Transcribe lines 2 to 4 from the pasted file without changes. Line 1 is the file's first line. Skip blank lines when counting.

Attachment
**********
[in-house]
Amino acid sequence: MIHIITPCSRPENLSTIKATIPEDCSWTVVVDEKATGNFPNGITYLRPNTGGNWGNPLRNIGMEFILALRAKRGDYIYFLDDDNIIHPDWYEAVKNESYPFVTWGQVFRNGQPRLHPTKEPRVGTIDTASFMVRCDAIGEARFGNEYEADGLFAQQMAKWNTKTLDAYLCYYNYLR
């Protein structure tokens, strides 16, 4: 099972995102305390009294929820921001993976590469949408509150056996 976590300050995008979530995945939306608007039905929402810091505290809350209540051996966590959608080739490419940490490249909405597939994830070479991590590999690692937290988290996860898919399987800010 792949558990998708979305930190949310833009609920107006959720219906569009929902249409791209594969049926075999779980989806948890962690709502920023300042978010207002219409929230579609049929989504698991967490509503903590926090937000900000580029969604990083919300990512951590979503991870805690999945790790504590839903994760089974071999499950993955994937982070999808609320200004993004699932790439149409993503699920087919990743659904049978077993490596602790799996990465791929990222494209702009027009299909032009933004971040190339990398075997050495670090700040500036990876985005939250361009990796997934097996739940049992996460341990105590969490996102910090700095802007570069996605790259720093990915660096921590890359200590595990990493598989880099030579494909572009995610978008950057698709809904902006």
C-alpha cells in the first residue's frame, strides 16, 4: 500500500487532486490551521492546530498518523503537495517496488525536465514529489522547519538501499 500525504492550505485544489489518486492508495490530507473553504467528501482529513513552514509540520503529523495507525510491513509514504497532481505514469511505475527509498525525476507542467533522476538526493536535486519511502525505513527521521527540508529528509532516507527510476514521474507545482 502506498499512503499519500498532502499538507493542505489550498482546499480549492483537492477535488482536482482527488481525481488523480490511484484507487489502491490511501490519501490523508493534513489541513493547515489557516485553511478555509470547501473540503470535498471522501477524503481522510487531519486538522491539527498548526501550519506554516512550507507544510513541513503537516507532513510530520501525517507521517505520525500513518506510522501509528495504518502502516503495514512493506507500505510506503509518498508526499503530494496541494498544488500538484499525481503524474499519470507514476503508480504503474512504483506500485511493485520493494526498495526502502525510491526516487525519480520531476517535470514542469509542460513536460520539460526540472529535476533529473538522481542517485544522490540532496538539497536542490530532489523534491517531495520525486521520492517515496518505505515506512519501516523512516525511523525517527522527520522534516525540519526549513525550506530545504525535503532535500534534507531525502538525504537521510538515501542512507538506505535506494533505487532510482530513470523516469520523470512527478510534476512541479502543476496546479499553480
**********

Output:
Amino acid sequence: MIHIITPCSRPENLSTIKATIPEDCSWTVVVDEKATGNFPNGITYLRPNTGGNWGNPLRNIGMEFILALRAKRGDYIYFLDDDNIIHPDWYEAVKNESYPFVTWGQVFRNGQPRLHPTKEPRVGTIDTASFMVRCDAIGEARFGNEYEADGLFAQQMAKWNTKTLDAYLCYYNYLR
């Protein structure tokens, strides 16, 4: 099972995102305390009294929820921001993976590469949408509150056996 976590300050995008979530995945939306608007039905929402810091505290809350209540051996966590959608080739490419940490490249909405597939994830070479991590590999690692937290988290996860898919399987800010 792949558990998708979305930190949310833009609920107006959720219906569009929902249409791209594969049926075999779980989806948890962690709502920023300042978010207002219409929230579609049929989504698991967490509503903590926090937000900000580029969604990083919300990512951590979503991870805690999945790790504590839903994760089974071999499950993955994937982070999808609320200004993004699932790439149409993503699920087919990743659904049978077993490596602790799996990465791929990222494209702009027009299909032009933004971040190339990398075997050495670090700040500036990876985005939250361009990796997934097996739940049992996460341990105590969490996102910090700095802007570069996605790259720093990915660096921590890359200590595990990493598989880099030579494909572009995610978008950057698709809904902006």
C-alpha cells in the first residue's frame, strides 16, 4: 500500500487532486490551521492546530498518523503537495517496488525536465514529489522547519538501499 500525504492550505485544489489518486492508495490530507473553504467528501482529513513552514509540520503529523495507525510491513509514504497532481505514469511505475527509498525525476507542467533522476538526493536535486519511502525505513527521521527540508529528509532516507527510476514521474507545482 502506498499512503499519500498532502499538507493542505489550498482546499480549492483537492477535488482536482482527488481525481488523480490511484484507487489502491490511501490519501490523508493534513489541513493547515489557516485553511478555509470547501473540503470535498471522501477524503481522510487531519486538522491539527498548526501550519506554516512550507507544510513541513503537516507532513510530520501525517507521517505520525500513518506510522501509528495504518502502516503495514512493506507500505510506503509518498508526499503530494496541494498544488500538484499525481503524474499519470507514476503508480504503474512504483506500485511493485520493494526498495526502502525510491526516487525519480520531476517535470514542469509542460513536460520539460526540472529535476533529473538522481542517485544522490540532496538539497536542490530532489523534491517531495520525486521520492517515496518505505515506512519501516523512516525511523525517527522527520522534516525540519526549513525550506530545504525535503532535500534534507531525502538525504537521510538515501542512507538506505535506494533505487532510482530513470523516469520523470512527478510534476512541479502543476496546479499553480